Jeremy Corbyn has said Sir Keir Starmer’s decision to bar him from standing as a Labour candidate at the next election is a “flagrant attack” on democracy.
Former Labour leader Mr Corbyn, who currently sits as an independent MP, hit out at his successor, describing the move as a “divisive distraction from our overriding goal: to defeat the Conservative Party”.
It comes after Sir Keir for the first time unequivocally barred Mr Corbyn from standing as a Labour candidate at the next general election.
The Labour leader also welcomed the Equality and Human Rights Commission’s (EHRC) decision to lift the party out of two years of special measures over its past failings on antisemitism.
In a statement posted on Twitter, Islington North MP Mr Corbyn said any attempt to block his candidacy for the seat was “denial of due process”.
“Keir Starmer’s statement about my future is a flagrant attack on the democratic rights of Islington North Labour Party members. It is up to them – not party leaders – to decide who their candidate should be.
“Any attempt to block my candidacy is a denial of due process, and should be opposed by anybody who believes in the value of democracy.”
He added: “At a time when the Government is overseeing the worst cost-of-living crisis in a generation, this is a divisive distraction from our overriding goal: to defeat the Conservative Party at the next general election.
“I am proud to represent the labour movement in Parliament through my constituency. I am focused on standing up for workers on the picket line, the marginalised, and all those worried about their futures.
“That is what I’ll continue to do. I suggest the Labour Party does the same.”
The Opposition leader used a speech on Wednesday to invite his opponents on the Labour left to leave the party, which he said is now “unrecognisable” from its form under Mr Corbyn.
“Let me be very clear, Jeremy Corbyn will not stand at the next general election as a Labour Party candidate,” Sir Keir said in east London.
“What I said about the party changing I meant and we are not going back.”
On the “important day” for Labour, Sir Keir welcomed the EHRC’s decision.
On Wednesday the watchdog judged that, under Sir Keir, Labour has improved its complaints and training procedures to protect current and future party members.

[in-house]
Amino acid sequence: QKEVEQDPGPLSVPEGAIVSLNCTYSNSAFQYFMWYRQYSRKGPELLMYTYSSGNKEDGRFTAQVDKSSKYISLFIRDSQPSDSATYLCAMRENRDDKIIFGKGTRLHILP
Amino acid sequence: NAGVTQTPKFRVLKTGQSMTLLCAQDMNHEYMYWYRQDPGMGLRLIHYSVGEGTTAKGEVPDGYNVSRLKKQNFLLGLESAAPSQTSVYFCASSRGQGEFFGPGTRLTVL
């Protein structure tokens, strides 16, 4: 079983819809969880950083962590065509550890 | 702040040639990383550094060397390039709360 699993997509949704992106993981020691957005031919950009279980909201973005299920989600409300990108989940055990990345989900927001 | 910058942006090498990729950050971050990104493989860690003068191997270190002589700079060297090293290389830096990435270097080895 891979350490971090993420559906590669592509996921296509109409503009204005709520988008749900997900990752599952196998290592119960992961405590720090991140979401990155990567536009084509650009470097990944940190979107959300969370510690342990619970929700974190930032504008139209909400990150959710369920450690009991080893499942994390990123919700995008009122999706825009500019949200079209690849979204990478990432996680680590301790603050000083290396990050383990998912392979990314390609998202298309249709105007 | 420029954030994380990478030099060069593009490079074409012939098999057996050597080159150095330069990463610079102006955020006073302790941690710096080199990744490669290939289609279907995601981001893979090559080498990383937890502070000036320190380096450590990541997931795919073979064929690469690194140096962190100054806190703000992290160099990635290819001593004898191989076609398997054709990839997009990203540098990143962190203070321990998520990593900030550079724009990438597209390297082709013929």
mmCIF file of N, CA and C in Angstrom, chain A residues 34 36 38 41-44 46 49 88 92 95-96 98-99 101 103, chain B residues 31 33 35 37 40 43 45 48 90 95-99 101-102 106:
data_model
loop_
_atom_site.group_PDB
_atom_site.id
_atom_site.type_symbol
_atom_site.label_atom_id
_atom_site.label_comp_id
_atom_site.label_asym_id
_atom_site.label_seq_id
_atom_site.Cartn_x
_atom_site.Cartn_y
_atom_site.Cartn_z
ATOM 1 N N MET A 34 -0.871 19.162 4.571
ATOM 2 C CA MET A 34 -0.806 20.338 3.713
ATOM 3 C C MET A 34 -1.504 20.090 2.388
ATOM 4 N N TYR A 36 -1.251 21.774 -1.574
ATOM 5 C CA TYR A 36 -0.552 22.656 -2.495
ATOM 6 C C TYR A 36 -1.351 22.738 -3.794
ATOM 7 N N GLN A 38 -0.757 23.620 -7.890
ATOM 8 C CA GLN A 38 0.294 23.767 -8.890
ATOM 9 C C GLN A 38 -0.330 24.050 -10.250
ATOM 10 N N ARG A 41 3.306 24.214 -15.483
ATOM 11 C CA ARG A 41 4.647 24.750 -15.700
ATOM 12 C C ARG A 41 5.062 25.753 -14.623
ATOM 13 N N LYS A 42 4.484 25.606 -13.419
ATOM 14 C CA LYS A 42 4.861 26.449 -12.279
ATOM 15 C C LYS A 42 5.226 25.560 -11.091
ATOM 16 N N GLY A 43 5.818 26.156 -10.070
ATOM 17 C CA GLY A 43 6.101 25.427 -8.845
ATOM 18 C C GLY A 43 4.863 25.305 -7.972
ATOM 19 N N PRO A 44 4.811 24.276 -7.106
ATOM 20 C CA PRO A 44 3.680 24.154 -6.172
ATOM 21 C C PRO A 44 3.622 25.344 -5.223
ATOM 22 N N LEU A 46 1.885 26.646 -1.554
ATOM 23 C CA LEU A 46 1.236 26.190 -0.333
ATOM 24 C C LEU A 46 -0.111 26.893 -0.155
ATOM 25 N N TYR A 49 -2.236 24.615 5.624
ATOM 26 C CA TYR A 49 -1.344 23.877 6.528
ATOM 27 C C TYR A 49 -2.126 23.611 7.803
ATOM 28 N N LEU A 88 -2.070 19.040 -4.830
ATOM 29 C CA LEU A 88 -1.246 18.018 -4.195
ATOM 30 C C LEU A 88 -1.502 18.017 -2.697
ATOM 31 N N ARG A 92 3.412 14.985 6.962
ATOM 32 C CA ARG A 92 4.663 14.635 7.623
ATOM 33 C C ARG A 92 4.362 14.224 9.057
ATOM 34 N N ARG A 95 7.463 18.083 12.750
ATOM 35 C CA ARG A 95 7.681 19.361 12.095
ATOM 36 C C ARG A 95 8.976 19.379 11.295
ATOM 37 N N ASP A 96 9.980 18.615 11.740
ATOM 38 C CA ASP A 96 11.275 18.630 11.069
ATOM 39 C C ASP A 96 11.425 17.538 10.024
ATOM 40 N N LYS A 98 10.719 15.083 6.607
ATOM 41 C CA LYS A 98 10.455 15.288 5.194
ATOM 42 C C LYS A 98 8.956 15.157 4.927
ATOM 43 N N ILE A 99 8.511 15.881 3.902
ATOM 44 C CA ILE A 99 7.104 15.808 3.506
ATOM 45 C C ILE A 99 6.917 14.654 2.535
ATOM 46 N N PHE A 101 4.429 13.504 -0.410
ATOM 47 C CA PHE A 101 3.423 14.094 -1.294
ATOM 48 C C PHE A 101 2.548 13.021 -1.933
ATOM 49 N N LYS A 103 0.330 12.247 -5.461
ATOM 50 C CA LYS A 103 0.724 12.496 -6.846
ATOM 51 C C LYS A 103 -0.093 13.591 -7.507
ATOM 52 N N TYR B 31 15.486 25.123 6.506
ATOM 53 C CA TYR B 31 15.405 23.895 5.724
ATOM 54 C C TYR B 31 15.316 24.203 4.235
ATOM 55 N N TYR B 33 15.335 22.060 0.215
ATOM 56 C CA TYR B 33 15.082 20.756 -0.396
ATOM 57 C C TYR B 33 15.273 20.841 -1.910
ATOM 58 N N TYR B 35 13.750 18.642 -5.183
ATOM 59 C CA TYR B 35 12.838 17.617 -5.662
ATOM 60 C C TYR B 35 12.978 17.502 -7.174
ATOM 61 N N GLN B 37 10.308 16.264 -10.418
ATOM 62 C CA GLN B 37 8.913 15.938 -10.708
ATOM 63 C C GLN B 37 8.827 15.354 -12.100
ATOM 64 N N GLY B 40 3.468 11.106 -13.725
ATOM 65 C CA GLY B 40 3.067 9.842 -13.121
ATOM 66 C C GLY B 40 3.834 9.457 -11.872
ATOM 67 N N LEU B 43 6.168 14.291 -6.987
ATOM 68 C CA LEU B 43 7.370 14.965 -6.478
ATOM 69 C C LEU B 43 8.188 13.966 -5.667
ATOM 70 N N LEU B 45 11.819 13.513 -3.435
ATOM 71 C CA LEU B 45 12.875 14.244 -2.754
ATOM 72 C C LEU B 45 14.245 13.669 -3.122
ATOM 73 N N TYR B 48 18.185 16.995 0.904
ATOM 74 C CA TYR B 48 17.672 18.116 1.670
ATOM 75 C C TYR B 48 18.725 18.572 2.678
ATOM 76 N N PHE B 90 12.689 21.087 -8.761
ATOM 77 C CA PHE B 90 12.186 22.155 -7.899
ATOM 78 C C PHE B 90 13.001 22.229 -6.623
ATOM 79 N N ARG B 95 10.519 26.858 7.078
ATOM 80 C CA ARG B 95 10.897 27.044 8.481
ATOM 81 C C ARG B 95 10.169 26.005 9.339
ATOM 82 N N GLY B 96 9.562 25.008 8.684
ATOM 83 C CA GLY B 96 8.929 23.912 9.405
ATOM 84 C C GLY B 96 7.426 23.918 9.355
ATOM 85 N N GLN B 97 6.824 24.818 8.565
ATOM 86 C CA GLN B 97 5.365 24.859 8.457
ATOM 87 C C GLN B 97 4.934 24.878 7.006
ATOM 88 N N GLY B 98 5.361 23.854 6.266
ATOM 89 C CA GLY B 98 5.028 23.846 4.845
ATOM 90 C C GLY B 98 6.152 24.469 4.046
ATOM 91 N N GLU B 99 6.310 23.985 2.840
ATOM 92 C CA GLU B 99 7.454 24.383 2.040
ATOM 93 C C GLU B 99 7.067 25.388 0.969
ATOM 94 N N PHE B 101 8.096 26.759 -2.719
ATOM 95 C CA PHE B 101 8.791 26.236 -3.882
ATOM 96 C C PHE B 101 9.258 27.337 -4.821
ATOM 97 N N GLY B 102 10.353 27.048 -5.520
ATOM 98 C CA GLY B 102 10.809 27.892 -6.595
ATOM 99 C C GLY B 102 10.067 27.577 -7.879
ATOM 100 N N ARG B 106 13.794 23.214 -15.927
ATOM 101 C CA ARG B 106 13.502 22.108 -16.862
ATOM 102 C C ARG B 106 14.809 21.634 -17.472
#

The Labour leader reiterated his vow that anyone who plays down antisemitism will be treated with “zero patience or tolerance” and acknowledged it is not “the end of the road” for tackling the issue.
Sir Keir was introduced to the podium in Toynbee Hall by the president of the Board of Deputies of British Jews, Marie van der Zyl.
She said the idea of addressing the audience before the Labour leader “not too long ago” would “simply would be an impossibility”.
“At the next election I believe all British Jews will once again be free to vote according to their political persuasion rather than out of fear,” she said.
Mr Corbyn was suspended from the parliamentary party over his response to EHRC’s damning report in 2020.
He is expected to speak to Labour members in his Islington North constituency before deciding his next steps, the PA news agency understands.
But his allies expect Sir Keir to have the powers to prevent any challenge for the candidacy against the leadership’s wishes.
Diane Abbott, one of Mr Corbyn’s oldest allies, said he has “no intention of standing as an independent”.
Asked whether she would like to see him running without Labour’s backing, the former shadow home secretary told the News Agents podcast: “No, no. Jeremy has been a member of the Labour Party from before either of you were alive.”